Arrests: A judicious exemption for cases with minor sentences SC issues directive, urges police authorities and criminal courts to strictly adhere to the arrest guidelines

03, Aug 2023 | CJP Team

On Monday, July 31, the Supreme Court, in the case of Md. Asfak Alam v. State of Jharkhand Criminal Appeal No. 2207 of 2023 and Another, issued a directive to circulate circulars, notifications, and instructions aimed at ensuring strict adherence by police authorities and criminal courts to the arrest guidelines established in the 2014 Arnesh Kumar case.

The ruling of the apex court in 2014, Arnesh Kumar vs. State of Bihar AIR 2014 SC 2756, was prompted by the Court’s awareness of the rampant misuse of Section 498A (which deals with cruelty against women) of the Indian Penal Code, particularly in relation to dowry demands. Consequently, the Court had formulated guidelines to prevent unnecessary arrests and to ensure that arrests were made only when absolutely necessary.

A division bench comprising Justices S Ravindra Bhat and Aravind Kumar has recently issued significant orders regarding the Arnesh Kumar case guidelines. The High Courts are now directed to frame these guidelines in the form of notifications, to be adhered to by Sessions Courts and other criminal courts.

Furthermore, the Directors General of Police in all States have been given clear instructions to ensure strict compliance with these guidelines. The concerned authorities must issue the necessary directives, guidelines, and departmental circulars within a span of eight weeks, as stipulated by the Court. 

Additionally, the bench has mandated that an affidavit of compliance be filed before the Supreme Court within ten weeks, indicating that the authorities have adhered to the provided directions.

These directions were issued while granting bail to a man accused in a matrimonial dispute, facing charges of dowry harassment, cruelty, and criminal intimidation. The bench observed that the High Court had simply rejected the accused’s anticipatory bail plea without proper consideration and instead ordered him to surrender before the trial court and seek regular bail.

Following the accused’s appeal before the Supreme Court, the apex court reaffirmed the principle that bail should typically be granted, upholding an individual’s right to personal liberty under Article 21 of the Constitution.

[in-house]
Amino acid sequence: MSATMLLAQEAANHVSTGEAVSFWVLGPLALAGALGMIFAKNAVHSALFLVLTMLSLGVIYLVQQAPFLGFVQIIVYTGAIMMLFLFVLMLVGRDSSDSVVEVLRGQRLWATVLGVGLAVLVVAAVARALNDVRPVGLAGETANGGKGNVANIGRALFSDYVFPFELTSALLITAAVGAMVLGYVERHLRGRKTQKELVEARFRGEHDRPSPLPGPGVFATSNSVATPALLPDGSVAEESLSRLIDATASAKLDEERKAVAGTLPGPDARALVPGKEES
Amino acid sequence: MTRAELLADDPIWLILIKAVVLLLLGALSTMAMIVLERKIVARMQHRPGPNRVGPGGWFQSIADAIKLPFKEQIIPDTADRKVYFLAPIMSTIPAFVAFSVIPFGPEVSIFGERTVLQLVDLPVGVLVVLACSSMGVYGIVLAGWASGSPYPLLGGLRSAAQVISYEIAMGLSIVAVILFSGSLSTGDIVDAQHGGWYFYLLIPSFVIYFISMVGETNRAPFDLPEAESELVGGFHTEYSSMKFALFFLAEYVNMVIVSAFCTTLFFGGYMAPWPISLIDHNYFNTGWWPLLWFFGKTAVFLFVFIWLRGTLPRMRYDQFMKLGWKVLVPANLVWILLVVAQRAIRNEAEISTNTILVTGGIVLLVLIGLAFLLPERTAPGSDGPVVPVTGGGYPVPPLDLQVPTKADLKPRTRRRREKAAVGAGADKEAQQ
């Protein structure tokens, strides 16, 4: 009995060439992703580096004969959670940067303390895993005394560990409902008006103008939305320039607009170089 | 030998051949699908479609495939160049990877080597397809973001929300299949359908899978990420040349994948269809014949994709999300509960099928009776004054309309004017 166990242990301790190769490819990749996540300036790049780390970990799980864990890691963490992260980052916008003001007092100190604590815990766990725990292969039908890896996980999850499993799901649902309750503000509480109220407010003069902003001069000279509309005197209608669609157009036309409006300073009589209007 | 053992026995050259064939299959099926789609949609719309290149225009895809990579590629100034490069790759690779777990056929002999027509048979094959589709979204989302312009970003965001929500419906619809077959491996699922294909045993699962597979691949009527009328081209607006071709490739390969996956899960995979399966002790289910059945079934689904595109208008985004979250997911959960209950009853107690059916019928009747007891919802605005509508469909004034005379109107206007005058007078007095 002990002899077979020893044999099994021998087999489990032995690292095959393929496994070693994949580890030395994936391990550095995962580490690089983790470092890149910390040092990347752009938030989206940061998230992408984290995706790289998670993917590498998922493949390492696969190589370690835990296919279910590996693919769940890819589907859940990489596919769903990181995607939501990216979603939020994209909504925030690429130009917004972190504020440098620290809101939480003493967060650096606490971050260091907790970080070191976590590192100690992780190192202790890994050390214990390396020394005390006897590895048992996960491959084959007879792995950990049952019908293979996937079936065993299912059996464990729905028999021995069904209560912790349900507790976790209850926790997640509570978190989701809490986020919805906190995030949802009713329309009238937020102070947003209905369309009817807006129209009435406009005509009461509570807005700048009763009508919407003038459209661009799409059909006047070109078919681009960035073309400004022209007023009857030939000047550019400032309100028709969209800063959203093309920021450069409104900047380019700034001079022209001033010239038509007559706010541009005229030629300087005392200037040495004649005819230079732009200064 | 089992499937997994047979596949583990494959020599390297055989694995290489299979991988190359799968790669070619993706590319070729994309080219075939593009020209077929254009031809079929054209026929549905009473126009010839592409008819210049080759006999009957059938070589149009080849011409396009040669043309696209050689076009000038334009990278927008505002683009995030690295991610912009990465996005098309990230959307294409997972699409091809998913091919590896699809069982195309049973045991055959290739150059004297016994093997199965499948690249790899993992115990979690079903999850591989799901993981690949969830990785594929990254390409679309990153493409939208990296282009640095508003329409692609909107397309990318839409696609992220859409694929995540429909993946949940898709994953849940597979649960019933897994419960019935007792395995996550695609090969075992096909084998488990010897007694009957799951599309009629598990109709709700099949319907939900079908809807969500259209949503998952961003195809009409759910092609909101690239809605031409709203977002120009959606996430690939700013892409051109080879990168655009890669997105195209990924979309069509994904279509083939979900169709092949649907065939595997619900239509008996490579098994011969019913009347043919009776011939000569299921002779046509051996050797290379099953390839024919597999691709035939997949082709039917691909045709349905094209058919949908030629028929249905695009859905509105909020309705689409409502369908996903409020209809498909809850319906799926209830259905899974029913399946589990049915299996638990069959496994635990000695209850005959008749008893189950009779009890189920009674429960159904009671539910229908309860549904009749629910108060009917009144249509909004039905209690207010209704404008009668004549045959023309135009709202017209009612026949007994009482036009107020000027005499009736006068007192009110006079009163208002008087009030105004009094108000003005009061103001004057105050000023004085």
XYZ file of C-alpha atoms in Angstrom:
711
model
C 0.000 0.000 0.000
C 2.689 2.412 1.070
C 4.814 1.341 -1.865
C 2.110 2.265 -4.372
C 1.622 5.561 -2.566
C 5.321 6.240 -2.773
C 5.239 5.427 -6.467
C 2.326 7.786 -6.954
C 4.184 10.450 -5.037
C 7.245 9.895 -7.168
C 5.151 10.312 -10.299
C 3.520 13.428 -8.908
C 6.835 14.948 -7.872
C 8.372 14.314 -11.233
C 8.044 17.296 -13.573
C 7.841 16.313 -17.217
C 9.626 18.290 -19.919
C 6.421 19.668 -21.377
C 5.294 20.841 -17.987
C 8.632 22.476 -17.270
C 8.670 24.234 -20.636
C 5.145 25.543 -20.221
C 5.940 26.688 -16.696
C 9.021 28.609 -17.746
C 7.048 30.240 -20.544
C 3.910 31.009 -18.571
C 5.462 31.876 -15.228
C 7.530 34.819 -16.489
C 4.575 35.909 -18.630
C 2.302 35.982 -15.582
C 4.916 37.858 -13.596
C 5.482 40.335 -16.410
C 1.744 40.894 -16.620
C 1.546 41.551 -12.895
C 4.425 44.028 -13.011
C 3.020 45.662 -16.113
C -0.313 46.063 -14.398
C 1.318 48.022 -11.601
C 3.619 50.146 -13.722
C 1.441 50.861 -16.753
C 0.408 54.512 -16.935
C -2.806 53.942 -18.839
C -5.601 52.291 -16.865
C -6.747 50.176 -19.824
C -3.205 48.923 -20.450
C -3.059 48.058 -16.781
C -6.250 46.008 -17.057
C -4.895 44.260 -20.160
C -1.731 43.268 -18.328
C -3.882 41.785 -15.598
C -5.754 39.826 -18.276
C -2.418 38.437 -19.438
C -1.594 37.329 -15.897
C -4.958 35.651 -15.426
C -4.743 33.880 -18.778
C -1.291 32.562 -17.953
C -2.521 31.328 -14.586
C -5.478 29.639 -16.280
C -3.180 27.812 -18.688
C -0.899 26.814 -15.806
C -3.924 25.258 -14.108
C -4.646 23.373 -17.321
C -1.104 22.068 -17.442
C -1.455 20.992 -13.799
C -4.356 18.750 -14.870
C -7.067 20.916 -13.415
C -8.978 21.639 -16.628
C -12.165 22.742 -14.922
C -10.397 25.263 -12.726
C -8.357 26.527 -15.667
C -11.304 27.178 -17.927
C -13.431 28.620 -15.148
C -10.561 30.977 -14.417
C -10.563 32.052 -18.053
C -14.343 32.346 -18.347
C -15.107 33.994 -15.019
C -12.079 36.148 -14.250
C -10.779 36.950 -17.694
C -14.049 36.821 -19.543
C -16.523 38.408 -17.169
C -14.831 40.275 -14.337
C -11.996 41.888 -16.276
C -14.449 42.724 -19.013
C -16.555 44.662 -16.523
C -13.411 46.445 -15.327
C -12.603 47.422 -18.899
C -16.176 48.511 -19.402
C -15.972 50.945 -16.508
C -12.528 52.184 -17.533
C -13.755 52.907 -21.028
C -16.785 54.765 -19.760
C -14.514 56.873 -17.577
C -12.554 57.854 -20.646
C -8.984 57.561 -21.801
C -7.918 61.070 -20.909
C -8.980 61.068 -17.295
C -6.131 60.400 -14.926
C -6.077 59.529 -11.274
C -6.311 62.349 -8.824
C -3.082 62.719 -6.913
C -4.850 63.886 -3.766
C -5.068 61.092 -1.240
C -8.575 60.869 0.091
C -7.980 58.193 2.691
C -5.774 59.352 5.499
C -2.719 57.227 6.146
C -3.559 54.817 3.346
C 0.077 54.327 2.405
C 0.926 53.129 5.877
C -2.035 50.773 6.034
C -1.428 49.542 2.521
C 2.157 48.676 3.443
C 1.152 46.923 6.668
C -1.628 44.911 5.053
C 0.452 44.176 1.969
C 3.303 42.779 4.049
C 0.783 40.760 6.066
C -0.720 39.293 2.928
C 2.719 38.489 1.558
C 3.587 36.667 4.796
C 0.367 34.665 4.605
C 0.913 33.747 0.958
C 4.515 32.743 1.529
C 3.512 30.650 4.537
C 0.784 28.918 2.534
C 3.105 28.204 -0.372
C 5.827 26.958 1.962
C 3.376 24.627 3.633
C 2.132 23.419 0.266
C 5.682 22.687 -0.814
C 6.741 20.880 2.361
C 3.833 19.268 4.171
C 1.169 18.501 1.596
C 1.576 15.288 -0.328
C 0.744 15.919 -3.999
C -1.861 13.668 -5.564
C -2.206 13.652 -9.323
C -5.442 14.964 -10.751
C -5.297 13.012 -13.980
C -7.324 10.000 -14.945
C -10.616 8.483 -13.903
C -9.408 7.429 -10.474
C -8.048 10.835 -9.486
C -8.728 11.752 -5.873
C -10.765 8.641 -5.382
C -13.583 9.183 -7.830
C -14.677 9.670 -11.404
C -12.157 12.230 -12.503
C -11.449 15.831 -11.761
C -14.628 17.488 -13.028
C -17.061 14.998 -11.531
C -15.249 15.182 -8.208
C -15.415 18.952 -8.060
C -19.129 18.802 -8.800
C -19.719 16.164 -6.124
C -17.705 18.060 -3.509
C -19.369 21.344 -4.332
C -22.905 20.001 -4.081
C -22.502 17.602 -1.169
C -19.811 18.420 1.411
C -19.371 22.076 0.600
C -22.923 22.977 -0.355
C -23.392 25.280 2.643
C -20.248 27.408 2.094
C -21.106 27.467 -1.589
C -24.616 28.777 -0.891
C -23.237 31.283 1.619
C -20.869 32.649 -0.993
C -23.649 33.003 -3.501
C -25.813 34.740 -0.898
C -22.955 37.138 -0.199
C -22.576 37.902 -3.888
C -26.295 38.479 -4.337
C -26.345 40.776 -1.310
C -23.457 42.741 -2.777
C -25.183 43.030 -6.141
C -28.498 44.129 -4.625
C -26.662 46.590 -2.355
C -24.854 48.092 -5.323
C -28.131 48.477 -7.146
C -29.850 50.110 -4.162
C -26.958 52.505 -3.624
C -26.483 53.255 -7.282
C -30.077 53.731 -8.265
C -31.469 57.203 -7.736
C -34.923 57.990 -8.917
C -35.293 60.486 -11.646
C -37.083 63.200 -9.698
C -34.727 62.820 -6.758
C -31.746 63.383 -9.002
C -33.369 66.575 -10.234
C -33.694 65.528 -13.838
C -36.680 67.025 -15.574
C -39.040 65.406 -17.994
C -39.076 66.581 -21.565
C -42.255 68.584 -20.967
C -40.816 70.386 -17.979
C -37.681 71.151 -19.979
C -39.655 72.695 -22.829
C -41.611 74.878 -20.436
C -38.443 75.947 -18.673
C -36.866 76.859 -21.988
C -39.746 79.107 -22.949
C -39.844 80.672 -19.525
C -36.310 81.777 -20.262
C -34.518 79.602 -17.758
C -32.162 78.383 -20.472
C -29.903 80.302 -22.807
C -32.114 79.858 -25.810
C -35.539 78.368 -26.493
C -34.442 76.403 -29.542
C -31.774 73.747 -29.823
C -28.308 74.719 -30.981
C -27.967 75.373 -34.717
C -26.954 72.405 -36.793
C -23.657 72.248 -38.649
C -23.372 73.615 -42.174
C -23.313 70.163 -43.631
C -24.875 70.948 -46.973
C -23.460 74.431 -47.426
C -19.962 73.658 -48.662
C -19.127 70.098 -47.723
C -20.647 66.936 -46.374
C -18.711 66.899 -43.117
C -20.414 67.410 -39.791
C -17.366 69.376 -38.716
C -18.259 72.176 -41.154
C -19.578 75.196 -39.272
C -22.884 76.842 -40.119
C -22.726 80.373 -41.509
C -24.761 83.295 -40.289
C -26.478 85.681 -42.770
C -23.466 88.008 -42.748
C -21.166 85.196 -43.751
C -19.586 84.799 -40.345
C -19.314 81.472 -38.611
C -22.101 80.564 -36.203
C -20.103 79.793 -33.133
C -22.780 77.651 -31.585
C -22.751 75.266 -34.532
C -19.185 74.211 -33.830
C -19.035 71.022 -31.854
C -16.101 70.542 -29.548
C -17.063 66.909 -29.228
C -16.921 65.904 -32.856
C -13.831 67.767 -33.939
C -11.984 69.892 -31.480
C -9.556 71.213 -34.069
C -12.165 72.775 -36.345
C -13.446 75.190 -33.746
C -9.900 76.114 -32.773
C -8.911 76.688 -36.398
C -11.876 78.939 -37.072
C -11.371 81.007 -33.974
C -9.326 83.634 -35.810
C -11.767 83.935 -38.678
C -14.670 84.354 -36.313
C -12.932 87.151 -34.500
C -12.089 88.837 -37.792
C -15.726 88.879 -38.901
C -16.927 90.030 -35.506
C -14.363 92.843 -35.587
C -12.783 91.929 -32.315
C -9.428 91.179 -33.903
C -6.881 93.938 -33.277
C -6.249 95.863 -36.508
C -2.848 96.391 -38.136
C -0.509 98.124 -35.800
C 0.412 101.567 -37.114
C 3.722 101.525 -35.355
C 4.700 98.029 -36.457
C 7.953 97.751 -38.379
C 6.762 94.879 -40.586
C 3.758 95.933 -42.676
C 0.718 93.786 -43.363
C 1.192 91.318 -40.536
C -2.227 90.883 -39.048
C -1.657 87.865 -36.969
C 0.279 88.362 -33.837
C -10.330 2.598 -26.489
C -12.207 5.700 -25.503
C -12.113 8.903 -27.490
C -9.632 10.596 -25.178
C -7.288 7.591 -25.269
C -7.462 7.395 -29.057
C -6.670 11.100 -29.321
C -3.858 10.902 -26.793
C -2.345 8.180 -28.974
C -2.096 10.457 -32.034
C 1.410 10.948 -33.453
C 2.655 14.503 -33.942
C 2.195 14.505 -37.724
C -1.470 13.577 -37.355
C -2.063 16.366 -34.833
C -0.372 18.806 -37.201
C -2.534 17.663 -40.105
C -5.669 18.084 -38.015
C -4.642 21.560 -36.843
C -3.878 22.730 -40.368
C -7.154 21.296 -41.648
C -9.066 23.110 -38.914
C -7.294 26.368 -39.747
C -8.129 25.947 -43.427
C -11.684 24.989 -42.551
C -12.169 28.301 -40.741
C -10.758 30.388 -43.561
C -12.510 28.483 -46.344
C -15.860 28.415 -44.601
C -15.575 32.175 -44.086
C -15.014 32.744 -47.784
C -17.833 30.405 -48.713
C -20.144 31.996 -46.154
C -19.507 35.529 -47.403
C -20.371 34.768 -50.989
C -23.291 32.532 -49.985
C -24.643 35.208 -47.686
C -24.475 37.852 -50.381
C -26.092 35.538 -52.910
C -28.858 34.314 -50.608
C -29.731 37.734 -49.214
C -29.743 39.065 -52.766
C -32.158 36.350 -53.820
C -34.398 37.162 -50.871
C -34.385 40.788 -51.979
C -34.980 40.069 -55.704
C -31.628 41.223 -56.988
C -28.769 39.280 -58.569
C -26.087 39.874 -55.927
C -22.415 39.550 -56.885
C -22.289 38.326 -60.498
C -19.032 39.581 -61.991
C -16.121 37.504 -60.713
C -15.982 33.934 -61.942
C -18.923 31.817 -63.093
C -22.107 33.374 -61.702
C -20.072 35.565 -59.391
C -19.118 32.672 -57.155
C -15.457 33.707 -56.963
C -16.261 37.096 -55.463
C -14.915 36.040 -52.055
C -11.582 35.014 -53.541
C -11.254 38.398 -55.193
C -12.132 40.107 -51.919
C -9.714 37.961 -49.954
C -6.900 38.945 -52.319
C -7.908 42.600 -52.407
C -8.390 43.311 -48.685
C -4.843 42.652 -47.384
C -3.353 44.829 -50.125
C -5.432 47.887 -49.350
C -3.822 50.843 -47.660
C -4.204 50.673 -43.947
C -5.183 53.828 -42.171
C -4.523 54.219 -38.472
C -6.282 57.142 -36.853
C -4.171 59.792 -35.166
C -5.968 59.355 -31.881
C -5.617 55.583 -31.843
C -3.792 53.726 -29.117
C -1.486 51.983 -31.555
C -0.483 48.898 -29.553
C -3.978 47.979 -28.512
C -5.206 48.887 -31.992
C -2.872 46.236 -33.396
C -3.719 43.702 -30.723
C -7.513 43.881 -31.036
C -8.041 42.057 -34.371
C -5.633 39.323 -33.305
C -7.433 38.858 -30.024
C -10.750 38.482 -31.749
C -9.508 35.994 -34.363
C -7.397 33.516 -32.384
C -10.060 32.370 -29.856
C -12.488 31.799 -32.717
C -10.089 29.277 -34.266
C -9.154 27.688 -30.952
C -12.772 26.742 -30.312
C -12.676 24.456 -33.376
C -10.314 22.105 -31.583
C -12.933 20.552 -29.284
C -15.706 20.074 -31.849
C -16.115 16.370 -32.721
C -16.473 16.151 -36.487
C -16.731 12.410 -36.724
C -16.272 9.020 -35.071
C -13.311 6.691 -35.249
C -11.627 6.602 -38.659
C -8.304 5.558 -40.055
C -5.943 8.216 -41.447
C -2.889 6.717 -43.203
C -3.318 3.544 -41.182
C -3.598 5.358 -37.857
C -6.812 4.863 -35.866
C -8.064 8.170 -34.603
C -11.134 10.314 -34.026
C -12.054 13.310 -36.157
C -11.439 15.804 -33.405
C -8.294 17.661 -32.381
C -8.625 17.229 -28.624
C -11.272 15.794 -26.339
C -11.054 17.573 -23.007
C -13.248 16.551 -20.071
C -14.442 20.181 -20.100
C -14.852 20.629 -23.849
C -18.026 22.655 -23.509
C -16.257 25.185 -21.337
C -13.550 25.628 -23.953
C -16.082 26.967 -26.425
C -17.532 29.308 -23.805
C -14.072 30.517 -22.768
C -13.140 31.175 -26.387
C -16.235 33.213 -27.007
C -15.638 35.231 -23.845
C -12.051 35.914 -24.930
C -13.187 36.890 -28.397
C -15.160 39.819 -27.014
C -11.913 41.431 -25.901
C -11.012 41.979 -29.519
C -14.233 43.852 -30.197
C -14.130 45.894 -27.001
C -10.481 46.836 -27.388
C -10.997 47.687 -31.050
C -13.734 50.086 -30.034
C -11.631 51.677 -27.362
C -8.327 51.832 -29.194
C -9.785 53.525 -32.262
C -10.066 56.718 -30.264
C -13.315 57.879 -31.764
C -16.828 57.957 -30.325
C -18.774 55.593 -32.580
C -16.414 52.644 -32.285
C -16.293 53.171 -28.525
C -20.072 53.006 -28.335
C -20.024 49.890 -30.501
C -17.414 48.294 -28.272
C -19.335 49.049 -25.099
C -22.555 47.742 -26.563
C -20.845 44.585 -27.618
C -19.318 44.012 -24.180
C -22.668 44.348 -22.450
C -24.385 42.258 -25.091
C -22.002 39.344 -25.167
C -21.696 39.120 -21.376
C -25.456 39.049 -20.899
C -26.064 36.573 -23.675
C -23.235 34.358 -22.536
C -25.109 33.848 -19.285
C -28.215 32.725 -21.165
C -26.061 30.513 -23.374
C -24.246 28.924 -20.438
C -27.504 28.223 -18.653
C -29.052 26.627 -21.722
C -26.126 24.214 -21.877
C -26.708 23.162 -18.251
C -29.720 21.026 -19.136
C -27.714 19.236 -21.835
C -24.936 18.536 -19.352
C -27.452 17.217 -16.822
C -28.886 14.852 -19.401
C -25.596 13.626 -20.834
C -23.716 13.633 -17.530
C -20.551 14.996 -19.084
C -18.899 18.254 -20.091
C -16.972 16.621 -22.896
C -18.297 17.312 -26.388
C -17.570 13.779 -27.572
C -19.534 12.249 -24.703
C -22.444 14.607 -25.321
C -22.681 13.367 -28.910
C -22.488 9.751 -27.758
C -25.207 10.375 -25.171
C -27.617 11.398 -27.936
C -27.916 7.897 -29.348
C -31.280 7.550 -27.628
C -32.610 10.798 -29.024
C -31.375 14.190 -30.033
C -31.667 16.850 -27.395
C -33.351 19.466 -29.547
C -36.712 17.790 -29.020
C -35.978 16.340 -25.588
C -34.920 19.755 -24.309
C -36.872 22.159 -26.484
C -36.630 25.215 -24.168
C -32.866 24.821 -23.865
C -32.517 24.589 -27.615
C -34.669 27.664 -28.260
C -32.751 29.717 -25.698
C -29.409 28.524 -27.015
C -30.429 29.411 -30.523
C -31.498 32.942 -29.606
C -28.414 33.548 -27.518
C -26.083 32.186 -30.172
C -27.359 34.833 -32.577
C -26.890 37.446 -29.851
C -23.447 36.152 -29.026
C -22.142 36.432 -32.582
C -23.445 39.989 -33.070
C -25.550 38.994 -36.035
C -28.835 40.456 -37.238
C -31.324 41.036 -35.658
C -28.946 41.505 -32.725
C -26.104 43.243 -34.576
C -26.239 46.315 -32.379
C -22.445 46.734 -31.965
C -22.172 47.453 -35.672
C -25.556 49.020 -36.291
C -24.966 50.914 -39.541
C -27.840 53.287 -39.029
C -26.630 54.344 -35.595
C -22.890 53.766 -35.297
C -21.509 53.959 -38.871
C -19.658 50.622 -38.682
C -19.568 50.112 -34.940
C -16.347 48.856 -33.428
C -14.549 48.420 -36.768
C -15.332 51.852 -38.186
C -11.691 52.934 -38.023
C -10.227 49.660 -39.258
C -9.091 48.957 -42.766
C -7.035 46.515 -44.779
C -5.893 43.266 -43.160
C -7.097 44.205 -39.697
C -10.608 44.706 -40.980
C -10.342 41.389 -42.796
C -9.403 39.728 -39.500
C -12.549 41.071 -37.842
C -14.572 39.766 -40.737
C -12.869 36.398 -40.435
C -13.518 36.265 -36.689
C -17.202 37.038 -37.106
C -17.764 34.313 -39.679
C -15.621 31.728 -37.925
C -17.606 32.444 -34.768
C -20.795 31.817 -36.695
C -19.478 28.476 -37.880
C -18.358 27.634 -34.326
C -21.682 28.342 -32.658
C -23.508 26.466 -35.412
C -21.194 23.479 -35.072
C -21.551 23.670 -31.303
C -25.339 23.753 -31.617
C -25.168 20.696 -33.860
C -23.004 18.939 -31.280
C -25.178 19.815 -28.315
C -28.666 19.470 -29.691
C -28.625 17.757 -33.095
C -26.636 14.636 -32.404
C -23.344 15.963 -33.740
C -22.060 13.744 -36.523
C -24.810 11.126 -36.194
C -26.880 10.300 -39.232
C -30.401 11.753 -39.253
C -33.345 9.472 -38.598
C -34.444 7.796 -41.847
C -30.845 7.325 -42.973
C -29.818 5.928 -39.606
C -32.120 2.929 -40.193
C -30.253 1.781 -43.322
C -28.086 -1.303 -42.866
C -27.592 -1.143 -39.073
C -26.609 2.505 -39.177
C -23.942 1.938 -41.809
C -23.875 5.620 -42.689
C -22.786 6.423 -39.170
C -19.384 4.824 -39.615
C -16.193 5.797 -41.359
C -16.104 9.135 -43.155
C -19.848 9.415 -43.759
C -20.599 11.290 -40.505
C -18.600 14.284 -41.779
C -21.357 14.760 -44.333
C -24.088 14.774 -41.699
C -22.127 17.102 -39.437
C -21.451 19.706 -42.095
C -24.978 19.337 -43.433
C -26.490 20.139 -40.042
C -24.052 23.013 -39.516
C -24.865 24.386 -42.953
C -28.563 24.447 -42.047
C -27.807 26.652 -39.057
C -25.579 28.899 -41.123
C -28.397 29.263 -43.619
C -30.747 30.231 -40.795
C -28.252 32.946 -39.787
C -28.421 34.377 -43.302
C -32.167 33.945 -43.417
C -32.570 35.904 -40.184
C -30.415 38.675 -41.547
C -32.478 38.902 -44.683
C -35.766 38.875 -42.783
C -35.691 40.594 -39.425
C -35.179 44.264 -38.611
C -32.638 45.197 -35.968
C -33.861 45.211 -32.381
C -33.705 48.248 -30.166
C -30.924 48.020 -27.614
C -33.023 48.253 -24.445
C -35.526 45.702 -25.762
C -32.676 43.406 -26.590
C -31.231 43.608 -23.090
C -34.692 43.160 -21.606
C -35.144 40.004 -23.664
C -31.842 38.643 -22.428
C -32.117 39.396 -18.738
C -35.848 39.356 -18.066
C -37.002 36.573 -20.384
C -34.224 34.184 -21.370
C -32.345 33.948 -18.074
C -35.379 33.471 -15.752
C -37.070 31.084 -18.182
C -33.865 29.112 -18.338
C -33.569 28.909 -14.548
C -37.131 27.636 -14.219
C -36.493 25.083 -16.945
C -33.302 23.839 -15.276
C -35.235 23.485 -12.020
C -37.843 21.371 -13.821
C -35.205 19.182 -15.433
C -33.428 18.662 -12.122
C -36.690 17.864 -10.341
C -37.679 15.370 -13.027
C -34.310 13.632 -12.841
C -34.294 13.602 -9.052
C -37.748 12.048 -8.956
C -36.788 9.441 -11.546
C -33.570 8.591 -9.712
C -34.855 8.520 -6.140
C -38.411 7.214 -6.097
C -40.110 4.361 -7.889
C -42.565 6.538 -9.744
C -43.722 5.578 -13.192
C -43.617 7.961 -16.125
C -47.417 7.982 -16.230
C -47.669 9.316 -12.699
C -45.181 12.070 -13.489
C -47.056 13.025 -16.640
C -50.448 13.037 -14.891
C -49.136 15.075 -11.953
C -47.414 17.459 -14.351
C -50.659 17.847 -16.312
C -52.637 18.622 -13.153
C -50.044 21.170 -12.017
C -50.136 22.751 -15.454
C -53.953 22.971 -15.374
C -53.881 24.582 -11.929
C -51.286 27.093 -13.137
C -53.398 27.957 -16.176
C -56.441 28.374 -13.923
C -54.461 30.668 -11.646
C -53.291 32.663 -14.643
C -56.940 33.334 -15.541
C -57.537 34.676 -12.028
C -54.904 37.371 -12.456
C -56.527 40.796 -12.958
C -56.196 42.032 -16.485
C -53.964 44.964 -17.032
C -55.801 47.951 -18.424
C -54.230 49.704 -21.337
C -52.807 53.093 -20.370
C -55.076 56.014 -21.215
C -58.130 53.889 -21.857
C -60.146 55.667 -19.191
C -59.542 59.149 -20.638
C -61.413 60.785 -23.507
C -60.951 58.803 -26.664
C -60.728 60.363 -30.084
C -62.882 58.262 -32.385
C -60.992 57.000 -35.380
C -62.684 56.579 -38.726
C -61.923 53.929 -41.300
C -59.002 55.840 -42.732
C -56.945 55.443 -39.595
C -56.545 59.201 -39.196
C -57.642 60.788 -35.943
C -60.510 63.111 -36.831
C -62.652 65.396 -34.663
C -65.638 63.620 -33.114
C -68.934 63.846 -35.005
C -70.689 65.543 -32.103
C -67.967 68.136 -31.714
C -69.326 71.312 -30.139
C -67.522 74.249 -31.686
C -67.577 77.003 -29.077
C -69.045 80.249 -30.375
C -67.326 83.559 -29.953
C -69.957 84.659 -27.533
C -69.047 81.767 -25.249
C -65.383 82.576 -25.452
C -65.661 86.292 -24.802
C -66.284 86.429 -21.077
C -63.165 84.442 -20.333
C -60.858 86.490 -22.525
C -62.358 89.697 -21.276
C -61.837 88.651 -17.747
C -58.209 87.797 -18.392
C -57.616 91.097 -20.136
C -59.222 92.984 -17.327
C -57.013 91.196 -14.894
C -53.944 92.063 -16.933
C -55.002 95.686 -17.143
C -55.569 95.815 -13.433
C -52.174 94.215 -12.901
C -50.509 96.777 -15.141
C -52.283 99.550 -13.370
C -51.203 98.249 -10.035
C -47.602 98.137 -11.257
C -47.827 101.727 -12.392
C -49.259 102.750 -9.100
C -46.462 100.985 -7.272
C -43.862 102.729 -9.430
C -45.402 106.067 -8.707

The bench acknowledged that in grave cases, the Court may exercise its discretion in granting or denying bail based on factors such as the seriousness of the alleged offense, the accused’s potential to influence the investigation, the likelihood of absconding, and other relevant considerations.

However, in the present matter, the Court found that the accused had been cooperative during the investigation, and there were no exceptional features or circumstances that would disqualify the accused from obtaining pre-arrest bail.

The Supreme Court further expressed the view that since the charge sheet had been filed, the High Court should have automatically granted bail in this case.

The Supreme Court found that despite the appellant’s plea, the High Court did not consider the matter thoughtfully and, rather mechanically, rejected the bail application. To compound the matter, the High Court ordered the appellant to surrender and seek regular bail before the Trial Court, which added insult to injury. The apex court deemed this approach by the High Court to be a grave error, as it displayed a lack of seriousness in handling the case. Consequently, the bench took the decision to overturn the High Court’s order and granted the bail plea, acknowledging the need for a fair and just treatment of the matter.

Arnesh Kumar vs. State of Bihar AIR 2014 SC 2756


Section 498-A was introduced into the Indian Penal Code in 1989 through the Criminal Law (Second Amendment) Act with the primary intention of safeguarding wives from dowry-related abuse and holding perpetrators accountable.

However, the Court has observed a significant increase in marital conflicts in recent years. Section 498-A’s non-bailable and cognizable nature has led to its misuse by disgruntled women. According to the “Crime in India 2012 statistics” issued by the National Crime Records Bureau, Ministry of Home Affairs, a staggering 1,97,762 individuals were arrested in India in 2012 under Section 498-A of the IPC. The report further revealed that 3,72,706 cases were pending trial, with an estimated 3,17,000 of them anticipated to result in acquittals.

Analysing the data from the aforementioned report, it becomes evident that a majority of those arrested would eventually be released following the trial. However, this protracted legal process and the initial arrest inflict permanent damage to the reputation of the accused and their family, leaving irreparable scars.